How do you suppose it came to be that "Captain" became the military rank most often adopted by super-heroes who did adopt a military rank as part of their super-hero code-name?

Sure, once it became established as a popular choice, there was probably a certain amount of "me-too-ism" in its adoption for subsequent characters, but how did it get so established in the first place?  Yeah, you see the odd "Sergeant" or "General" or "Major" or "Colonel", but "Captain" seems to be the most common. How come, do you think?

The only thing I can come up with is that maybe "Captain" resonates with a certain amount of authority, but not so much that it starts to have a "top brass" vibe that might not be a good fit for the "Everyman" sort of character that super-heroes tend to be.

So, what do you think?

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That's always been my assumption. Captain in the Army is equivalent to Lieutenant in the Navy -- not very far up the ranks, but still an officer capable of commanding company-size groups of men.

The success of Captain Marvel (SHAZAM!) and Captain America made it an easy trope to follow, though sometimes a character would be named "Major" Something as if that made them better than the famous Captains!



Philip Portelli said:

The success of Captain Marvel (SHAZAM!) and Captain America made it an easy trope to follow...

Has anyone ever said why "Captain" was chosen for either of those characters, though?

Captain Marvel comes from the earlier publication Captain Billy's Whiz Bang.



Ronald Morgan said:

Captain Marvel comes from the earlier publication Captain Billy's Whiz Bang.

Interesting. I'd forgotten that.  

"How do you suppose it came to be that "Captain" became the military rank most often adopted by super-heroes who did adopt a military rank as part of their super-hero code-name?"

I don't know, but "Captain Why?" sounds like a superhero name Grant Morrison or Rick Veitch migh have come up with.



The Baron said:

Ronald Morgan said:

Captain Marvel comes from the earlier publication Captain Billy's Whiz Bang.

Interesting. I'd forgotten that.  

And Captain Billy's Whiz Bang was named for a real person who was a real officer, U.S. Army Captain Wilford Hamilton Fawcett. Captain Fawcett launched Fawcett Publications, of course, which all started with Captain Billy's Whiz Bang, a bawdy humor magazine. It seems a bit reductive to assume the whole "Captain" business started with Captain Billy, but it must have had an influence.

Just to muddy the waters, National Allied Publications, which evolved into DC Comics, was started by Army Major Malcolm Wheeler-Nicholson, but "major" didn't become the ubiquitous rank that captain did. Among those who affected ranks they didn't earn (Tom Parker, Harlan Sanders), "colonel" seemed to be the favored rank.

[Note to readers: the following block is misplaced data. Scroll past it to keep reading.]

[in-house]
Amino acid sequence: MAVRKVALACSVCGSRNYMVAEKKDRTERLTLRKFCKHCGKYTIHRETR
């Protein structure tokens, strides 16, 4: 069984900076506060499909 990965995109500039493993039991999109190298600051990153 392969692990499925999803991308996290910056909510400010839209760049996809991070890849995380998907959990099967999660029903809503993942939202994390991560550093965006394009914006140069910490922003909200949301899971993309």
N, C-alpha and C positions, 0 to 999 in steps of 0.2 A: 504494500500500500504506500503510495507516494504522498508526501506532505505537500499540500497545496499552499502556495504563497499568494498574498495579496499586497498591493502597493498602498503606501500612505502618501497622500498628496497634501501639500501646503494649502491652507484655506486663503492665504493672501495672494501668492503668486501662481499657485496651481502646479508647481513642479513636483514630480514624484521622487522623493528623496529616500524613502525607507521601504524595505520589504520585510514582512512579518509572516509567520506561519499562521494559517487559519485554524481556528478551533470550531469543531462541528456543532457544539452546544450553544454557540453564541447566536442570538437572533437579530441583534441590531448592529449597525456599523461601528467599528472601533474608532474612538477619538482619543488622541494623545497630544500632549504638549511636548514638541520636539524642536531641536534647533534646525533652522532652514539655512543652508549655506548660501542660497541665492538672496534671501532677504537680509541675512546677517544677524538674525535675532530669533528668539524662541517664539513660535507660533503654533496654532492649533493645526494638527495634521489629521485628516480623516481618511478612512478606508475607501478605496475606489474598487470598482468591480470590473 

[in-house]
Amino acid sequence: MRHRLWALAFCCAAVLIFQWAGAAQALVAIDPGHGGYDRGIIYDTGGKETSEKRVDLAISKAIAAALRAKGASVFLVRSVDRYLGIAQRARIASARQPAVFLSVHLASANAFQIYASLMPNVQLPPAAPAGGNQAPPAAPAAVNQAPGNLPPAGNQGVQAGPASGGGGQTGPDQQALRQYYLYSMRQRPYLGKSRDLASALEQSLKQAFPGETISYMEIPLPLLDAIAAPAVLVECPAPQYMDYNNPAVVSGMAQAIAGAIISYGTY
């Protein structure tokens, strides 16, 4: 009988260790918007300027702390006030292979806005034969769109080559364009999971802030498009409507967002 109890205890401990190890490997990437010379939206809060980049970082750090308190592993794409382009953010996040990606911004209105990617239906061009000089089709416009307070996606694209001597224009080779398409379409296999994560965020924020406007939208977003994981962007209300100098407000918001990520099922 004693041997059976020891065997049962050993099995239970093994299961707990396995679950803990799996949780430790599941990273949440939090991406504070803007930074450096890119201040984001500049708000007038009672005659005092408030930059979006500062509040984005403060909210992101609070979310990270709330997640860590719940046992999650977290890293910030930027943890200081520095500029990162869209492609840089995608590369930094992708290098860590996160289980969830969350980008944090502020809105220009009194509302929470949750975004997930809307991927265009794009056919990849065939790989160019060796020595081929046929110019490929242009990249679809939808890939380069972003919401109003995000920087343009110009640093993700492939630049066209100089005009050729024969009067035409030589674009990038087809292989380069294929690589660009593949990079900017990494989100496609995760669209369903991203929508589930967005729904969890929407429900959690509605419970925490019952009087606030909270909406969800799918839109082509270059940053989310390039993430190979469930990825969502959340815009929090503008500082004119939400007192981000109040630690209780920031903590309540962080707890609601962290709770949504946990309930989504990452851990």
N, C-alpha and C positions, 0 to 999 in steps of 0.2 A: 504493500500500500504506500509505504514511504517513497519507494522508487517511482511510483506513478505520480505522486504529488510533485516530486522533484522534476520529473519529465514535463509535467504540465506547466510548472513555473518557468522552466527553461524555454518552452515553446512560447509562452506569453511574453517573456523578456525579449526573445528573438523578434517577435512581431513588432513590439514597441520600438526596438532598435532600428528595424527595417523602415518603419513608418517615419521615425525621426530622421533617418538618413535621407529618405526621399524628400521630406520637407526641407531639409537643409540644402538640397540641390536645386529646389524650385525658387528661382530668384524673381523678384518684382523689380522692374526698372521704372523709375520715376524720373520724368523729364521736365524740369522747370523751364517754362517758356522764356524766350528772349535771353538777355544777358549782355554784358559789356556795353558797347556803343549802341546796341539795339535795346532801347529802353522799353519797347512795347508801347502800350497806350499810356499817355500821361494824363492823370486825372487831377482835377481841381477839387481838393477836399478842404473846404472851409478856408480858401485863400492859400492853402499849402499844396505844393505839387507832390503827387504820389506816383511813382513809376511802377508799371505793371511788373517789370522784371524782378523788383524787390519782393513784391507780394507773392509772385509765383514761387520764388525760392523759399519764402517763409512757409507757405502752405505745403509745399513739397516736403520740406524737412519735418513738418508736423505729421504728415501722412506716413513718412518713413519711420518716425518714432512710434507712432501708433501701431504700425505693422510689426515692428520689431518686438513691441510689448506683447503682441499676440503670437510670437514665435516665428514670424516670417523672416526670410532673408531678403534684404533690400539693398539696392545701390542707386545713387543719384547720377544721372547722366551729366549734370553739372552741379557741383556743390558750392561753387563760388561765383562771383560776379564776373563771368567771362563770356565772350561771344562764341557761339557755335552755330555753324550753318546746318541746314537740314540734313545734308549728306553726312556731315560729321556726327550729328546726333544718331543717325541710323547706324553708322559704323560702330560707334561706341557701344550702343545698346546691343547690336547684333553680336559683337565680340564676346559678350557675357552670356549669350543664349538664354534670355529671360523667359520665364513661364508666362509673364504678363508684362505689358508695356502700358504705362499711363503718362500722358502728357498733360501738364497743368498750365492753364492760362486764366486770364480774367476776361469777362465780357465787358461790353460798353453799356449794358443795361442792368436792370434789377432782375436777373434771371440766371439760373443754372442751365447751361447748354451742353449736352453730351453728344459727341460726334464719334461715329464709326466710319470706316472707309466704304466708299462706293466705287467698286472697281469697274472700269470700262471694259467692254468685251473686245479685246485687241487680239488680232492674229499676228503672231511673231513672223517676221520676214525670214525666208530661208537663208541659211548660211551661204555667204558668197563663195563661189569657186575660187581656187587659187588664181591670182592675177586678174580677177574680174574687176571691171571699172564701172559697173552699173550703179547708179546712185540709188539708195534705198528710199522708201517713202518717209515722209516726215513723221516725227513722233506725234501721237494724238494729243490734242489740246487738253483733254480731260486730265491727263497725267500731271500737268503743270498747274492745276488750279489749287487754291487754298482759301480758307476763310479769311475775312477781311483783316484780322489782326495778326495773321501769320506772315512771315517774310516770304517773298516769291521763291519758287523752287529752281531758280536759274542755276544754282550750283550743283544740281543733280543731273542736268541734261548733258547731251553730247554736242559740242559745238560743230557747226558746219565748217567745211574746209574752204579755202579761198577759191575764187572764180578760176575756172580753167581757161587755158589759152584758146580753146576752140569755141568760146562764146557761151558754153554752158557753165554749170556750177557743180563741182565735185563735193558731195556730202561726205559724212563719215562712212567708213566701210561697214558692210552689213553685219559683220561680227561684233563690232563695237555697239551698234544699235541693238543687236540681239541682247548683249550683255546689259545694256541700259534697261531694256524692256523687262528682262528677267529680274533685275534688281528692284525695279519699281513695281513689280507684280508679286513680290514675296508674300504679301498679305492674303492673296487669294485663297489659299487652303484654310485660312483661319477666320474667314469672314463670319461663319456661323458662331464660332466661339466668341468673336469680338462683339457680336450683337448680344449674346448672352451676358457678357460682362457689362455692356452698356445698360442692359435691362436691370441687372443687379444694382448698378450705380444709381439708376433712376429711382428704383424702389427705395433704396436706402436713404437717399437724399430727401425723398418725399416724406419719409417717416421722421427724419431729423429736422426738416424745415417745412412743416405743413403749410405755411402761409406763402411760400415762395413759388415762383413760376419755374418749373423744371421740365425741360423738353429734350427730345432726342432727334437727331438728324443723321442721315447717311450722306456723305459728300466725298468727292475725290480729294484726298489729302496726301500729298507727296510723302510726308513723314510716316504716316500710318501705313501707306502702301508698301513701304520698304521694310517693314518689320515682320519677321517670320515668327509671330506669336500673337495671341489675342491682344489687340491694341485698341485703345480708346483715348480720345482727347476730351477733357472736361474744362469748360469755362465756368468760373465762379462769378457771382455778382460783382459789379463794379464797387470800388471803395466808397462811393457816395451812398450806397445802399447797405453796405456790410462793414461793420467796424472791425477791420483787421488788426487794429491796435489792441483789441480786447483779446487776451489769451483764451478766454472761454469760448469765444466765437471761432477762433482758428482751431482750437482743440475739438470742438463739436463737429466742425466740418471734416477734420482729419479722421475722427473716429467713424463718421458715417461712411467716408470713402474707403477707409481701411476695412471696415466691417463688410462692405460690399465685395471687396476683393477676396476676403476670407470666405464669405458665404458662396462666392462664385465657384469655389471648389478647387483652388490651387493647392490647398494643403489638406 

I was under the impression that the business of calling yourself "Colonel" was peculiar to Kentucky.

According to Wikipedia:

"Kentucky colonel is the highest title of honor bestowed by the Commonwealth of Kentucky. Commissions for Kentucky colonels are given by the governor and the secretary of state to individuals in recognition of noteworthy accomplishments and outstanding service to a community, state or the nation. The sitting governor of the Commonwealth of Kentucky bestows the honor of a colonel's commission, by issuance of letters patent."

Nebraska has something similar (again according to Wikipedia):

"Nebraska Admiral (formally, Admiral in the Great Navy of the State of Nebraska) is Nebraska's highest honor, and an honorary title bestowed upon individuals by approval of the Governor of Nebraska, the only triply landlocked U.S. state. It is not a military rank, requires no duties, and carries with it no pay or other compensation. Admirals have the option of joining the Nebraska Admirals Association, a non-profit organization that promotes ‘The Good Life’ of Nebraska."

How do you suppose it came to be that "Captain" became the military rank most often adopted by super-heroes who did adopt a military rank as part of their super-hero code-name?

My guess would be that it comes from not from the Army, but the Navy, where captain is not just a rank, but also a title.  Any commanding officer of a ship, regardless of his rank, is addressed as "captain". Perhaps the idea of naming a hero as "Captain _________" was meant to invoke the understanding that he was the guy calling the shots and making the difficult plays.

Captain Marvel was extremely popular. It would make sense other heroes would try to imitate him. I'm sure if National had allowed it we would have seen characters like Super Marvel and Super America.

Speaking of "Captains," here is a collection of them drawn by Don Rosa (including Captain Kentucky).

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